Overdose deaths still rising in Saskatchewan, coroner’s data shows

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Overdose deaths still rising in Saskatchewan, coroner’s data shows
WATCH: Data from the Saskatchewan Coroner's Service showing climbing overdose deaths in Saskatchewan is renewing calls for more safe consumption sites in the province – Jul 15, 2021

New data from the Saskatchewan Coroner’s Service (SCS) suggests 2021 could be another record year for overdose deaths in the province.

Global News. Global News

As of June 30, the SCS is reporting 73 confirmed and 105 suspected drug toxicity deaths. Through June 25 in 2020, which itself was a record year for overdose deaths in Saskatchewan, the SCS had confirmed 40 deaths.

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Among the 73 confirmed deaths this year, fentanyl was detected 46 times, carfentanyl 40 times, hydromorphone 7 times, methadone six times and morphine six times.

23 deaths have been confirmed in Saskatoon and 37 have been confirmed in Regina.

Read more: Saskatchewan reports 30 new cases, nine more recoveries

“These are not good statistics, and not statistics exclusive to Saskatchewan, and I think think that points to the future work that we certainly need to focus on,” Premier Scott Moe said Thursday when asked about the numbers.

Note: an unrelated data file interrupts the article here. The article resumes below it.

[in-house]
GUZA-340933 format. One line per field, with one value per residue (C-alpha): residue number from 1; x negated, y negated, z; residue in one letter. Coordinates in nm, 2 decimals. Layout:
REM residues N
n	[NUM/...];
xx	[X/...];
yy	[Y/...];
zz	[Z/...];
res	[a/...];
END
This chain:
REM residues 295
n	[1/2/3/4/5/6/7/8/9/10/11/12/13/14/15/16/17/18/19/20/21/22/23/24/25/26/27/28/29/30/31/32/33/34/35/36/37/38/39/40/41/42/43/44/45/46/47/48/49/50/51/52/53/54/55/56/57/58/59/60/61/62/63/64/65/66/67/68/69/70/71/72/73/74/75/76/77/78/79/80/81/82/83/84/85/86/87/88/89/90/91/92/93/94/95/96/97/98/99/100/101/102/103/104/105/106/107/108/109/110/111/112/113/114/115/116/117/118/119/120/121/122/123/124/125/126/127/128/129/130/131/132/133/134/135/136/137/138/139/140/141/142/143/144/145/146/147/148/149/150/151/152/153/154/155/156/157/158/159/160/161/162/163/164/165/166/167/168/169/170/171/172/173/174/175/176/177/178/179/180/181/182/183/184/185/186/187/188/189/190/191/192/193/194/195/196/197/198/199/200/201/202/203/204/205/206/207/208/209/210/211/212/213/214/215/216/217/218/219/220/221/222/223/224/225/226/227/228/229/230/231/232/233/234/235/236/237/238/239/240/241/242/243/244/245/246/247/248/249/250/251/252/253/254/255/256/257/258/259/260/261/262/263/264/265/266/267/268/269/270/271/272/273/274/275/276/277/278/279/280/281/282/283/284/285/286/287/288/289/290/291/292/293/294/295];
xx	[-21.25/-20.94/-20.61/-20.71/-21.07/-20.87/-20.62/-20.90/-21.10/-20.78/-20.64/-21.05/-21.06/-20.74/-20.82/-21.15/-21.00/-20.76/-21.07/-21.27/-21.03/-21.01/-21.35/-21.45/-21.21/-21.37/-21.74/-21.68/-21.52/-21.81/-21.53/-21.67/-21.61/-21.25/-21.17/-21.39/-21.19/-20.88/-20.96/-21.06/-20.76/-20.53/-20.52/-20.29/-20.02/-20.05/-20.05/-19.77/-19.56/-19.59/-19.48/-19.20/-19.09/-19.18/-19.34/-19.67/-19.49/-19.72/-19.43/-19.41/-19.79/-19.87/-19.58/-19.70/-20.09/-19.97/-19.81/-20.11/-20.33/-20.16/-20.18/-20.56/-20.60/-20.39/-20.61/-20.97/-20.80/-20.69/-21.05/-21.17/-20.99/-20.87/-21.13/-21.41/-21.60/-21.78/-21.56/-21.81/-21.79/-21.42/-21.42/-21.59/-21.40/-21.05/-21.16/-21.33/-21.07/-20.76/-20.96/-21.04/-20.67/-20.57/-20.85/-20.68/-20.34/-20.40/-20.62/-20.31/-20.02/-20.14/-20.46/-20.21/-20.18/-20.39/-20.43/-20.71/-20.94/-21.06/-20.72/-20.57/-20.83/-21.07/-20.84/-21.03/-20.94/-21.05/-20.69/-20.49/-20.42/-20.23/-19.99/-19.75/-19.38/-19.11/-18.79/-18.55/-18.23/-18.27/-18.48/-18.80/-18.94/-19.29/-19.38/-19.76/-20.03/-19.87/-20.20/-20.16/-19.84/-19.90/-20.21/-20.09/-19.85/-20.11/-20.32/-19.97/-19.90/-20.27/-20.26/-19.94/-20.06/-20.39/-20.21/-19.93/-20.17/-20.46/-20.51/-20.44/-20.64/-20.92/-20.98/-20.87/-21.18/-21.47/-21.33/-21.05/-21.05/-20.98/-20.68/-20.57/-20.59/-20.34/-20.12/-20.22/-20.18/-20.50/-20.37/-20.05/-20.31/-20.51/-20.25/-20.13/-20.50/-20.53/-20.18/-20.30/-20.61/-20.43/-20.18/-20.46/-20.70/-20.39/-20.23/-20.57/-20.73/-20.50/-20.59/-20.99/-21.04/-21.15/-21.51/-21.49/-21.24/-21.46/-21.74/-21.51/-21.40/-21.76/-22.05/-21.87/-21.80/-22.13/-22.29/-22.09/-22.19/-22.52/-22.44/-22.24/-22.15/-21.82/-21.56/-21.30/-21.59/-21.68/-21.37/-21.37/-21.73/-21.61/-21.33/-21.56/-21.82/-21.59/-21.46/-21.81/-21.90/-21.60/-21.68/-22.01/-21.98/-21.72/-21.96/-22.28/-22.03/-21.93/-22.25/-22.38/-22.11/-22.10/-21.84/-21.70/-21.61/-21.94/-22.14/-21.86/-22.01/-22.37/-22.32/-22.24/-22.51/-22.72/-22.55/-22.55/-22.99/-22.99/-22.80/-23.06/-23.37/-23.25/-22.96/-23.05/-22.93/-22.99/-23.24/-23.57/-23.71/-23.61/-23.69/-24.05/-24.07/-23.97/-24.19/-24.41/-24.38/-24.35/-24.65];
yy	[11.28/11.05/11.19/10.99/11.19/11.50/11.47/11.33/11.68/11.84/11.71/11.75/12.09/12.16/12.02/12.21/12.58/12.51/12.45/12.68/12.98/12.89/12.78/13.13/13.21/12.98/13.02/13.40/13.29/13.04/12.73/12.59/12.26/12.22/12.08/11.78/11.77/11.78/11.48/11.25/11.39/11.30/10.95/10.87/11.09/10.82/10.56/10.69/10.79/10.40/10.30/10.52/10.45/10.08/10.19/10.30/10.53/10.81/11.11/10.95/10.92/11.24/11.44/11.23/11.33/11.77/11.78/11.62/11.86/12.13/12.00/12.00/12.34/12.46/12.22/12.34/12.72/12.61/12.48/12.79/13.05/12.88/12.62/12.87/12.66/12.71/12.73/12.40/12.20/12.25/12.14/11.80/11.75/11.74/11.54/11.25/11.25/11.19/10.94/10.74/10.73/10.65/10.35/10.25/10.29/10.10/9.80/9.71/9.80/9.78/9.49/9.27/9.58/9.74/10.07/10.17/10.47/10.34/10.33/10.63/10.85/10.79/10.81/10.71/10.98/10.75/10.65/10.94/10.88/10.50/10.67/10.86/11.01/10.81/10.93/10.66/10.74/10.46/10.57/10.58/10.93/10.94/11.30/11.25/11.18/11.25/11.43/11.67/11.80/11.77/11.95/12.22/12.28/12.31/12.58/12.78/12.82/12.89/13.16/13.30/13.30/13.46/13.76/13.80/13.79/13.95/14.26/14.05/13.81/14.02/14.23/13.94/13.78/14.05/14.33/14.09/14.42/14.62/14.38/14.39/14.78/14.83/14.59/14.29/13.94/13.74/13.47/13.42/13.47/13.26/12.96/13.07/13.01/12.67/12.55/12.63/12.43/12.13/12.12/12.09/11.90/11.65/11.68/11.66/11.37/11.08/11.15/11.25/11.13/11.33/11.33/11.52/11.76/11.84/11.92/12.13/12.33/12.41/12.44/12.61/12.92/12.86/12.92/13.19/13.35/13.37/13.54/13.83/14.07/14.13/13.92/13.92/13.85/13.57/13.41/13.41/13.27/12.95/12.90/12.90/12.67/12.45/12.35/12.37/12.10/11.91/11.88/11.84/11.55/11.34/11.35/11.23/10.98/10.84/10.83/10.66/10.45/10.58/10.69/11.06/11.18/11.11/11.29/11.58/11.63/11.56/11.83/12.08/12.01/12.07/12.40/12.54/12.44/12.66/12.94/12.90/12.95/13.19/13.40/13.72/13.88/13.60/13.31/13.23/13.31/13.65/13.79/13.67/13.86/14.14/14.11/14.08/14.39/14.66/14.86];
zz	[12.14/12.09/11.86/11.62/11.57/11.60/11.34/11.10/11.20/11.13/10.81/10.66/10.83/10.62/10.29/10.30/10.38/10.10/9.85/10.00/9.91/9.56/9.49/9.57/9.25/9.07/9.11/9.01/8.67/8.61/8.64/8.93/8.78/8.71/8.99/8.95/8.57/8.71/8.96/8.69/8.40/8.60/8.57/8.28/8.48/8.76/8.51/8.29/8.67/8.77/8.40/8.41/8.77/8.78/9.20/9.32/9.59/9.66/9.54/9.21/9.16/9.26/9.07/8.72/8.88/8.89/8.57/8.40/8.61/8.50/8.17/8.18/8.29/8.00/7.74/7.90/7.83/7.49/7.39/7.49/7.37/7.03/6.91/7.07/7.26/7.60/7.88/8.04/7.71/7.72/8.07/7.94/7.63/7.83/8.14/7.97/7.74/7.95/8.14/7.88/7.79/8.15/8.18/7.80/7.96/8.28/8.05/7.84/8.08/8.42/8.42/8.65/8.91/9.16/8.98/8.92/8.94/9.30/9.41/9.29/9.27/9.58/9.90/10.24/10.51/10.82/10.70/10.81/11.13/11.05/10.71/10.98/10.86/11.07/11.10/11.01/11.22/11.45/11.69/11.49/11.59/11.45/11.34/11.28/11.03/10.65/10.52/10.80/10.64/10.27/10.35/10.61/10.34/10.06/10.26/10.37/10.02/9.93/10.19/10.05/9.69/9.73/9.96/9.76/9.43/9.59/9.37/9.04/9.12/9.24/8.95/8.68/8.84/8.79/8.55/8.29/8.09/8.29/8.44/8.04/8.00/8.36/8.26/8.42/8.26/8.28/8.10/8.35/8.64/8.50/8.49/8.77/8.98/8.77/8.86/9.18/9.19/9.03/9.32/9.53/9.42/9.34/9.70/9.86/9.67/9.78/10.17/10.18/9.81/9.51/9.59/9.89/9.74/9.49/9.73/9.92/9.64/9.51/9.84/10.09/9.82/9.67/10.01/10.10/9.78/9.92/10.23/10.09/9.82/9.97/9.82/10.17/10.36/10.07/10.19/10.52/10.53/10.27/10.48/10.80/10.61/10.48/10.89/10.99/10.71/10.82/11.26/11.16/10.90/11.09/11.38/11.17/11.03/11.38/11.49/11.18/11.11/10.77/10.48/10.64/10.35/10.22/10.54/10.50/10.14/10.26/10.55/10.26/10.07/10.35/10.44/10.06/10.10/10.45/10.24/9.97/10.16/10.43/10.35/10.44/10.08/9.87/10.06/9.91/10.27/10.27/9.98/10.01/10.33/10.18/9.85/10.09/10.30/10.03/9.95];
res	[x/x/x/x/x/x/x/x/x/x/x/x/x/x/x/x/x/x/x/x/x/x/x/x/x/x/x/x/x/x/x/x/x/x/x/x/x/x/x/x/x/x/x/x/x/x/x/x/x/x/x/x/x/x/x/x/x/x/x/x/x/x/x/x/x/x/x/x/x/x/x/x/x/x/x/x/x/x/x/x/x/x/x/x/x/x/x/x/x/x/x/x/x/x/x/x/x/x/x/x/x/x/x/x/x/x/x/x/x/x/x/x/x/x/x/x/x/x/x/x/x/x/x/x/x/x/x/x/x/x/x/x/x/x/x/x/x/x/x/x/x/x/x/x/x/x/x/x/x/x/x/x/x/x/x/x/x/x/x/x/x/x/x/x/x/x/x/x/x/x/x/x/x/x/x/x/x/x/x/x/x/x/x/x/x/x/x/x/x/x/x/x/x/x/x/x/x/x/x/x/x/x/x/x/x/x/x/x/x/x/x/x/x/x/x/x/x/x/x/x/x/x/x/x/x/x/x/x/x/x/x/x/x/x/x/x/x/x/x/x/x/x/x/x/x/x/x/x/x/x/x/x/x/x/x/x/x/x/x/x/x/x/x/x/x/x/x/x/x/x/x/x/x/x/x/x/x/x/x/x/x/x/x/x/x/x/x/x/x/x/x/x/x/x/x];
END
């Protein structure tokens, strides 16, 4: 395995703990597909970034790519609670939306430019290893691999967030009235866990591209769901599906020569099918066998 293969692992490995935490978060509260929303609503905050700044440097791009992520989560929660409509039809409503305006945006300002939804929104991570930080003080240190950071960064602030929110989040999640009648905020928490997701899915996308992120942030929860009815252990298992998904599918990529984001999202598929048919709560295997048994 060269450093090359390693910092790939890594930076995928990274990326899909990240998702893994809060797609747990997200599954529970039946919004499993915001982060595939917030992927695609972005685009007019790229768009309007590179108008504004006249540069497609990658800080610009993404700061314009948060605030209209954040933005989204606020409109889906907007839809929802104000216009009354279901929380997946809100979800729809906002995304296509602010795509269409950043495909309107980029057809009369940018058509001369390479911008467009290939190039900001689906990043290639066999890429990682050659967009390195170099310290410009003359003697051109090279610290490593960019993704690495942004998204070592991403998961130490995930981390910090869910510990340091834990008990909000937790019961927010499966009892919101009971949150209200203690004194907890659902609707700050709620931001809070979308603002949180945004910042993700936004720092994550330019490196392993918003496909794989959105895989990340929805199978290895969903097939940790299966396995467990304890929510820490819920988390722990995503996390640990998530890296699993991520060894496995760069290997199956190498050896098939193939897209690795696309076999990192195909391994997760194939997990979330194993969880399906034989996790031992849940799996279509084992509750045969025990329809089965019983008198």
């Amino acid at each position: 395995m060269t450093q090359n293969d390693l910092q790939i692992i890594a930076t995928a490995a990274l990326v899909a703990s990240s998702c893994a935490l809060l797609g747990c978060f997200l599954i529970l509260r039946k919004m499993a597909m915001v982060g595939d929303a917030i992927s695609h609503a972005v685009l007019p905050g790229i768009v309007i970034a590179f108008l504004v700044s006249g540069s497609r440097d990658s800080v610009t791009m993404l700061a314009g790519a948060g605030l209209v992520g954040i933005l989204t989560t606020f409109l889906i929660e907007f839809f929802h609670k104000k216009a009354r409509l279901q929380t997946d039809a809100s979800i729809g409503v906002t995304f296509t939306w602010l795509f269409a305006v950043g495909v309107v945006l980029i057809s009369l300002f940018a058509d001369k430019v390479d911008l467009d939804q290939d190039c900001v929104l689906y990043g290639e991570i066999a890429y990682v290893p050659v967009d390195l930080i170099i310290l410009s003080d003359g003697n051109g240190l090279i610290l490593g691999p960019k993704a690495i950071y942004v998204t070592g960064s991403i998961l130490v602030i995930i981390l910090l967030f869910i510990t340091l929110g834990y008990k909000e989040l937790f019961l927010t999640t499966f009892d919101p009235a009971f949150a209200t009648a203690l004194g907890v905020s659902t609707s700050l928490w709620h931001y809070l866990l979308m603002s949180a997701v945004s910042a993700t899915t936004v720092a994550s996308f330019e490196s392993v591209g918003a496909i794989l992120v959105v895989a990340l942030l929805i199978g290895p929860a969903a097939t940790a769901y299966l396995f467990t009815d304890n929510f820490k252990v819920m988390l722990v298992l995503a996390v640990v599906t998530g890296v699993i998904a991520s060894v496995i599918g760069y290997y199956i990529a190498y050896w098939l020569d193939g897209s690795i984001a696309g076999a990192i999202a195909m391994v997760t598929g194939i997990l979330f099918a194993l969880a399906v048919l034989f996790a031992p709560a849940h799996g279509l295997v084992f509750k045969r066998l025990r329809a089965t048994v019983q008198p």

“That’s why we have invested, and continue to invest year-over-year record amounts in our mental health and addictions services here in the province and I think you’re going to see that continue into the future.”

In promoting their most recent budget, the government of Saskatchewan has touted a $7.2 million increase in funding for mental health and addictions services.

Government of Saskatchewan. Government of Saskatchewan

But some say that investment left out what is most needed to prevent overdose deaths.

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Read more: Prairie Harm Reduction asking for $1.3M from Saskatchewan government again

Regina Needle Recovery & Community Support has been putting together food hampers for hungry Regina students. Connor O'Donovan / Global News

“Saskatchewan is seriously dropping the ball on safe consumption sites. We have one here in Regina that services three or four people during daytime hours. Drugs don’t go away evenings and weekends,” said Regina Needle Recovery & Community Support (RNRCS) Executive Director Nicole Niesner.

RNRCS launched in June and offers 24/7 used needle collection. They also distribute take home naloxone kits, as well as offer training on how to use them.

“There’s lots of needles out there. There’s lots of users openly using in alleys in Regina and there’s a lack of support because of COVID-19,” Neisner said.

“There’s a lack of detox beds. It’s a tough time and I can see why the numbers are rising.”

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She said the hot summer weather Regina has been experiencing could further endanger those struggling with addiction and homelessness.

“I can see a lot of bad happening and people even dying due to that heat and a lack of support.”

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